Meet the Press   |  May 05, 2013

Roundtable reviews change in social attitude

A Meet the Press panel of pundits discusses social momentum in the gay rights movement and its status in the political landscape.

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This content comes from Closed Captioning that was broadcast along with this program.

>> us. back to the round table. rich lowry , as i say, the other side to this very big moment in sports and society is the political fight that is still moving on. there's still a great deal of opposition as the supreme court sits with this issue of marriage equality .

>> yeah. look, this is a sign that social attitudes are changing. he got a call immediately from oprah and the president of the united states . you can't get more social affirmation than that. it shouldn't be a big deal , really, one of the reasons it is is underlying -- between the knicks and celtics players turning their series. the culture of major league sports and the nba is at about a seventh or eighth grade level . that's one of the reasons it's such a big deal .

>> joy-ann reid, one of the issues politically, prop 8 in california, mormon community, african-american community most strongly against this. african-american clergy speaking out in the debate over same-sex marriage and gay adoption in illinois. again, it goes to the point that societal views are changing but our politics are changing very slowly around this.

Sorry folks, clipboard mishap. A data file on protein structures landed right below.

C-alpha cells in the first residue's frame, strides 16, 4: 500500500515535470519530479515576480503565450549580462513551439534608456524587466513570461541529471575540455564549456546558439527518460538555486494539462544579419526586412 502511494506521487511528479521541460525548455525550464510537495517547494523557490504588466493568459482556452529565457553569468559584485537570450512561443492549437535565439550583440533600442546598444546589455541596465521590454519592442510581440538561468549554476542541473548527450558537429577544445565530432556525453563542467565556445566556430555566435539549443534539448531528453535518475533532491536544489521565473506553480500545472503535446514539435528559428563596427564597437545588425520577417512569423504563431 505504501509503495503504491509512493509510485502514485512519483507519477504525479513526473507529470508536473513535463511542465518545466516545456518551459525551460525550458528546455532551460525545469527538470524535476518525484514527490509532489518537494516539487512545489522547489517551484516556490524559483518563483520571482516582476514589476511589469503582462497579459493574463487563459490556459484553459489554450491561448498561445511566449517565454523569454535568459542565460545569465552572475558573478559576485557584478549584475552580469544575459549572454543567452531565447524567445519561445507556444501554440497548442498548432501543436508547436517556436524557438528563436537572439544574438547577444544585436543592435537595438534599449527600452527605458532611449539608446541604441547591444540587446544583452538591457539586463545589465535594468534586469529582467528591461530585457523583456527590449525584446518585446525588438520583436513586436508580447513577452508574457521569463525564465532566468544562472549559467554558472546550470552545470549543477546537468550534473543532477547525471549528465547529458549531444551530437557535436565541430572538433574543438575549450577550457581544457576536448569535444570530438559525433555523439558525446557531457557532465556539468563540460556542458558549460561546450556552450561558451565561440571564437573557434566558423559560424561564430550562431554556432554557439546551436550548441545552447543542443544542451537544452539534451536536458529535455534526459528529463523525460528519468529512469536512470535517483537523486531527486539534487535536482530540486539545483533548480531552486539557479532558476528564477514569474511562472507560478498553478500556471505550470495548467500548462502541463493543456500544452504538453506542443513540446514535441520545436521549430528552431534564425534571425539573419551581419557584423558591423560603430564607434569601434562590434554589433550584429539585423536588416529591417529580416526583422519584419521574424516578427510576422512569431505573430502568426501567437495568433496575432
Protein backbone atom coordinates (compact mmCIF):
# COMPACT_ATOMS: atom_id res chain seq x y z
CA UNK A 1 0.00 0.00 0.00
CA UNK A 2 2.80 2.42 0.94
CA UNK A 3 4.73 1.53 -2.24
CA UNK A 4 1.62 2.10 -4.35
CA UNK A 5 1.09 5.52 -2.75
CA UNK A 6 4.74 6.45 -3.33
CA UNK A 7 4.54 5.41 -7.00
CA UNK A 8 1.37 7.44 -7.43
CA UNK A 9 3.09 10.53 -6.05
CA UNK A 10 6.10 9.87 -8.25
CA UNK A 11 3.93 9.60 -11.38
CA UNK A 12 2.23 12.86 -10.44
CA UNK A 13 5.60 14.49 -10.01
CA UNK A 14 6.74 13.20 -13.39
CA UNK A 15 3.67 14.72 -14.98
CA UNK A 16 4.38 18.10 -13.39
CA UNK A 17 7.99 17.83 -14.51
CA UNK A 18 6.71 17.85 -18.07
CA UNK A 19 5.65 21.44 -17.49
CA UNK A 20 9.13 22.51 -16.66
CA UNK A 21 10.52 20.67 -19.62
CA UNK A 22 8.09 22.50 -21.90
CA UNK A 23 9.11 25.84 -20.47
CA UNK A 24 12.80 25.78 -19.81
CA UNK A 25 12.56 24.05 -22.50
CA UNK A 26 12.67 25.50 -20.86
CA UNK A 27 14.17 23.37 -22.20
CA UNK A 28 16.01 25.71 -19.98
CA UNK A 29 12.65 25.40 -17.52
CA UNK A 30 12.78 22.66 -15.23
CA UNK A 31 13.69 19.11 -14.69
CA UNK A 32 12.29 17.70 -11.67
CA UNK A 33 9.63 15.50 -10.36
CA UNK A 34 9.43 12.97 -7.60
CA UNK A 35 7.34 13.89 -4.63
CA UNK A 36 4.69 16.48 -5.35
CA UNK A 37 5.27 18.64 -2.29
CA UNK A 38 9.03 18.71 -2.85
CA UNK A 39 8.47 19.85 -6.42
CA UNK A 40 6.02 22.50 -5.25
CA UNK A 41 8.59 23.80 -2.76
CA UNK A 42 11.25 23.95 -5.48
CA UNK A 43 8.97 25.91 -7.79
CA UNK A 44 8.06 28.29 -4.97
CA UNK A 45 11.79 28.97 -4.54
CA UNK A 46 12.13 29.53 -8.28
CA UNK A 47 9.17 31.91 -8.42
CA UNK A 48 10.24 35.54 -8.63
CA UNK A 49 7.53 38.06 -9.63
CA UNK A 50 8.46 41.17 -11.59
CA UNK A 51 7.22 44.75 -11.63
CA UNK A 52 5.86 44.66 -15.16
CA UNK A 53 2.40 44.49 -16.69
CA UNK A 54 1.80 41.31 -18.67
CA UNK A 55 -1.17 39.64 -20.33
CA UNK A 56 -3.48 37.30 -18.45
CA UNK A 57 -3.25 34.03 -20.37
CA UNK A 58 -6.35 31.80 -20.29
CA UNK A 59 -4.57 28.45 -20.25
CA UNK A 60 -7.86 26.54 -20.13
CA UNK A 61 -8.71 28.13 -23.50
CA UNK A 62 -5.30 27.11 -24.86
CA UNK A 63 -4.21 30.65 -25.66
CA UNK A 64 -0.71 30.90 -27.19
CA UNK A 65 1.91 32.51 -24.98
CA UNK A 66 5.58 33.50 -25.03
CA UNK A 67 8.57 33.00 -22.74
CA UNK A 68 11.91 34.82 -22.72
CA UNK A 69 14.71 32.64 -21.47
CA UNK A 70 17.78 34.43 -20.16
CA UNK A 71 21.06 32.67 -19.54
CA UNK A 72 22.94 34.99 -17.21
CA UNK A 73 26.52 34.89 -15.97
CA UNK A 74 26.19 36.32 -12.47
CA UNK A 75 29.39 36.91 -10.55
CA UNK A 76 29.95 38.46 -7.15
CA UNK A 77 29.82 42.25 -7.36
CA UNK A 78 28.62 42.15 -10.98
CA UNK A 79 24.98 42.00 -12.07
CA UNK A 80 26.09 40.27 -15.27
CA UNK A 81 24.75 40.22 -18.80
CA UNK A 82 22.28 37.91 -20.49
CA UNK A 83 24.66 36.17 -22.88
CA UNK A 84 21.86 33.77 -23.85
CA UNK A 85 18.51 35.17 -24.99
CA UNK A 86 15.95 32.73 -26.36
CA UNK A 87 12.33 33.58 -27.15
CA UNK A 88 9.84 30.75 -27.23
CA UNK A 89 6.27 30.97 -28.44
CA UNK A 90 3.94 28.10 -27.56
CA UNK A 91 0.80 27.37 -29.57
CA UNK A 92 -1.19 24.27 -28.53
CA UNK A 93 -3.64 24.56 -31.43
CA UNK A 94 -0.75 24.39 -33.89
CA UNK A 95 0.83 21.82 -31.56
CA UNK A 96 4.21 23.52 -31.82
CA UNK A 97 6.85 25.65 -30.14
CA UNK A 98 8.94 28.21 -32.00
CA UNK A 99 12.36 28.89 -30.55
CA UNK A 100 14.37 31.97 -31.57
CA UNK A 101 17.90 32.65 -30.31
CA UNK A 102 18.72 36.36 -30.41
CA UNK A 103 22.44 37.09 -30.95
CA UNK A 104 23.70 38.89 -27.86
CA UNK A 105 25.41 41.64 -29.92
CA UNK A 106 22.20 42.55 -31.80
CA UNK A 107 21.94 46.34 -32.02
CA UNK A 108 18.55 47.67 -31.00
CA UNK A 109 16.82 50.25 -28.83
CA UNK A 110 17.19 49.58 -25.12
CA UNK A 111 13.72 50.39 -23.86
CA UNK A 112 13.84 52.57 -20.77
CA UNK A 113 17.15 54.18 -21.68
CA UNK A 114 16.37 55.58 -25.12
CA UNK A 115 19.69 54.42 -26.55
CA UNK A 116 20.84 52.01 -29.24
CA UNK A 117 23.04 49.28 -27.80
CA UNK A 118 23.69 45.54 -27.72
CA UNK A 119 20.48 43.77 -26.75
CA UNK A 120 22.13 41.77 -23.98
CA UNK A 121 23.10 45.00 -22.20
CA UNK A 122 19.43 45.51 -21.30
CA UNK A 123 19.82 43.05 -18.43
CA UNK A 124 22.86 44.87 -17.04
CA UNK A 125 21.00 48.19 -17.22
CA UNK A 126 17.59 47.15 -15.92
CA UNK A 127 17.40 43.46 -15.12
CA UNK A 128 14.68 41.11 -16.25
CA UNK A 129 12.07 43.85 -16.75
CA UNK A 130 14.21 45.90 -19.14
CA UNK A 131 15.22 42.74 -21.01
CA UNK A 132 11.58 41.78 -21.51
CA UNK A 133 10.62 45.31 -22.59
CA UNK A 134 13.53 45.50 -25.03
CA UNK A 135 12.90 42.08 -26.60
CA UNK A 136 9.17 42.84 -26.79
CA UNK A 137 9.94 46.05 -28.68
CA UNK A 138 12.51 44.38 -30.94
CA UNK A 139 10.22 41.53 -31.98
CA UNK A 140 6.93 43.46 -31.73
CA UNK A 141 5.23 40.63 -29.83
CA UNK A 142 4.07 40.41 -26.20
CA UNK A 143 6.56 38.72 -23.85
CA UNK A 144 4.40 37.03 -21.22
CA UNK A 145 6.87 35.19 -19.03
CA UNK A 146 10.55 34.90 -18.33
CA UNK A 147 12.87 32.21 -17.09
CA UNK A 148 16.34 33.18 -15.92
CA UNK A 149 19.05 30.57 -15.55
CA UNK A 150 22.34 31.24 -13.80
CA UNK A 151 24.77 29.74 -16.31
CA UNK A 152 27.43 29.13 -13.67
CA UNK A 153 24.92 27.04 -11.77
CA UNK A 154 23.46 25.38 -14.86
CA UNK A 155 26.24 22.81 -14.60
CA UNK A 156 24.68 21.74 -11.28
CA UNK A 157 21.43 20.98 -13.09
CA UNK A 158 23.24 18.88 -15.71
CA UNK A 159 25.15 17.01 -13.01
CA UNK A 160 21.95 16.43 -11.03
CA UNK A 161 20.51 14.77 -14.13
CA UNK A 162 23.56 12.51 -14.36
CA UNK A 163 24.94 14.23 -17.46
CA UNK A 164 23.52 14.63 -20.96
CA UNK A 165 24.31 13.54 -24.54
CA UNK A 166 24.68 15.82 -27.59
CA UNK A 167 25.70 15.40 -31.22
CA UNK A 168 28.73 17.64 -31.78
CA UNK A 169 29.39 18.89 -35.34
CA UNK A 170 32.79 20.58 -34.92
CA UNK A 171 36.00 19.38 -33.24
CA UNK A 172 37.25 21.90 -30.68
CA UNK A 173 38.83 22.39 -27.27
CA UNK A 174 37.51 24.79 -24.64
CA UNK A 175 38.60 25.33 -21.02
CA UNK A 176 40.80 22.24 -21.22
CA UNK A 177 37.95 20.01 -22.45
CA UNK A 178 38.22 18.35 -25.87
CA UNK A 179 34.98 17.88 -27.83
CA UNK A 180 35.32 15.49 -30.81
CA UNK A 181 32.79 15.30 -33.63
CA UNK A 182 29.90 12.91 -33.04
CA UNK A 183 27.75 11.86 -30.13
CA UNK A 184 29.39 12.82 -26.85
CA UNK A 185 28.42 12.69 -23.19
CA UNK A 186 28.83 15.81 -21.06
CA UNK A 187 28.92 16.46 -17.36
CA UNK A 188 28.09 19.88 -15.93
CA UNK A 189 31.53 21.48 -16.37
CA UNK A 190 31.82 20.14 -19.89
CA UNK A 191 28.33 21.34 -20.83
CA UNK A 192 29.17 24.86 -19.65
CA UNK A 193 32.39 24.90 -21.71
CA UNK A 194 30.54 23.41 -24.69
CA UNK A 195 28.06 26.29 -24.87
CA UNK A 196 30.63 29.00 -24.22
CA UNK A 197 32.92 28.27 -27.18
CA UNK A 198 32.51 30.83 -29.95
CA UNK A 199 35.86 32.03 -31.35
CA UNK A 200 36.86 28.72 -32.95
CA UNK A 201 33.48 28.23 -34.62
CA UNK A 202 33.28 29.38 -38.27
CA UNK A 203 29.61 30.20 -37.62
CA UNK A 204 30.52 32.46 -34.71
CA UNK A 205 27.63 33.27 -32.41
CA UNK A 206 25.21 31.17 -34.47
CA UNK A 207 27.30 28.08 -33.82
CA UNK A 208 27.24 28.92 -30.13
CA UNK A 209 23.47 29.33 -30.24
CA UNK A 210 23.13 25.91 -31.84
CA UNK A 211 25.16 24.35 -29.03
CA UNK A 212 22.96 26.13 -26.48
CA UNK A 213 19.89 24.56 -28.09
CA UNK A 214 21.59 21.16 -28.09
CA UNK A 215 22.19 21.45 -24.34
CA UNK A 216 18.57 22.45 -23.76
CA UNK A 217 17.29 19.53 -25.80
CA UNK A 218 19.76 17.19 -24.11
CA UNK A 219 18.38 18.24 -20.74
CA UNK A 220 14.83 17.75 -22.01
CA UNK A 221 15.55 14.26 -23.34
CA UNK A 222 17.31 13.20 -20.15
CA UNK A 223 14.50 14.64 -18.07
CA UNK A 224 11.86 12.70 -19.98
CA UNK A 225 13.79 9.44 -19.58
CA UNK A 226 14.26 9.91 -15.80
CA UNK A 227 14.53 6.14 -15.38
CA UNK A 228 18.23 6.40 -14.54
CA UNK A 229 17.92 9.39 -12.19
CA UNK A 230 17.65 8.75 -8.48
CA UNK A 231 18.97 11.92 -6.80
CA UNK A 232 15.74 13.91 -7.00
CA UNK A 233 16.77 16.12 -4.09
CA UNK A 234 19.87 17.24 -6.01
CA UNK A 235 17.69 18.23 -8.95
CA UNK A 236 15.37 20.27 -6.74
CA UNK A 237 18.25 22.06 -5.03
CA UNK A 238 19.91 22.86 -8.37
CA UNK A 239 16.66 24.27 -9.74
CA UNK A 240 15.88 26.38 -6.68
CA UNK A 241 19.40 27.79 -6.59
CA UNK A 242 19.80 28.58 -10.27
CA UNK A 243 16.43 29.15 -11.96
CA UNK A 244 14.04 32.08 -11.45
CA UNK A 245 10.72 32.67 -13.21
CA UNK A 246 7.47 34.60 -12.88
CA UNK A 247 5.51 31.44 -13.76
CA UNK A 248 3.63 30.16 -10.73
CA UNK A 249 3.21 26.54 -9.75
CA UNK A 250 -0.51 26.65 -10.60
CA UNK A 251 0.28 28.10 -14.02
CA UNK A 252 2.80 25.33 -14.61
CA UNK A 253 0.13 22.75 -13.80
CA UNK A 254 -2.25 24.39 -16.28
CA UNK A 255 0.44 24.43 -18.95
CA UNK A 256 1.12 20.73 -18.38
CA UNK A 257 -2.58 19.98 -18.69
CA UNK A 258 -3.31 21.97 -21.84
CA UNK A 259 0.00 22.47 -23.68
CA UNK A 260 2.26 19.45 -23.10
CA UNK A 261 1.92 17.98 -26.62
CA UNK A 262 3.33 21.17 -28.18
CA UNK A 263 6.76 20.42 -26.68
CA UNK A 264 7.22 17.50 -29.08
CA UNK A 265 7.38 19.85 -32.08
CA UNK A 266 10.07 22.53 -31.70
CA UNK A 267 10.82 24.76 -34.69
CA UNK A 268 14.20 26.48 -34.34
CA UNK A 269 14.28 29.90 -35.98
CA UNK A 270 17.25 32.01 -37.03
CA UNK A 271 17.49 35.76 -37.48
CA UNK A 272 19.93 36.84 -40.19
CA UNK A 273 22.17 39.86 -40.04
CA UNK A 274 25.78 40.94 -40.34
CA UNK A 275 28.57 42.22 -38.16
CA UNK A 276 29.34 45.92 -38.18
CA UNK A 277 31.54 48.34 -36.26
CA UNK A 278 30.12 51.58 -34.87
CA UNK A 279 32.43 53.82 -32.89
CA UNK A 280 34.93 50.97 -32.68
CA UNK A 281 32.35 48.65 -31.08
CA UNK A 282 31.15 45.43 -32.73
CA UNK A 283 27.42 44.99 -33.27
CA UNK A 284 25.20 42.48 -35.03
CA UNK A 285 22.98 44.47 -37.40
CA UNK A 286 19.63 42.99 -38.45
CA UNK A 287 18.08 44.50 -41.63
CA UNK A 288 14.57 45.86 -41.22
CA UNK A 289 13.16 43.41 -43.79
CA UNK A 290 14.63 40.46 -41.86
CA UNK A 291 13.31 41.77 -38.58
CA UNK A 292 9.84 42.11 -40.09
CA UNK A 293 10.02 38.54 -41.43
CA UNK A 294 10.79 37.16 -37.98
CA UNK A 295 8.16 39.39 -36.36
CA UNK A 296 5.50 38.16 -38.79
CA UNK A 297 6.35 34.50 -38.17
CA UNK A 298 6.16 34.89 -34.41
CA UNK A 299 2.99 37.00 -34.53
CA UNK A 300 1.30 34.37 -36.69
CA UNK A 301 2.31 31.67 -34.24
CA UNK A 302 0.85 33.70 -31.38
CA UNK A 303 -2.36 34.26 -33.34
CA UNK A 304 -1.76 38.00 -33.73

>> i think they're changing really quickly. i think the lgbt community has shown the power of the grass roots to be that additional component to political organizing. you know, you wouldn't have had such a rapid sea change on things like don't ask, don't tell had it just been listed to the congress and president. you've seen the grass roots actually move the debate forward and move society forward. look, there's also the reverse effect. president obama coming out in favor of the rights of gay people to marry actually moved public opinion within the african-american community. there's not blanket opposition to gay rights within the black community. there are prominent pastors, our colleague reverend al sharpton has been one of the most outspoken. there are plenty of black clergy who are actually in support of lgbt rights . i think the president moving has helped that. i also think the gay community itself, gay rights community, has been very aggressive, very tactical and very smart in moving for their civil rights .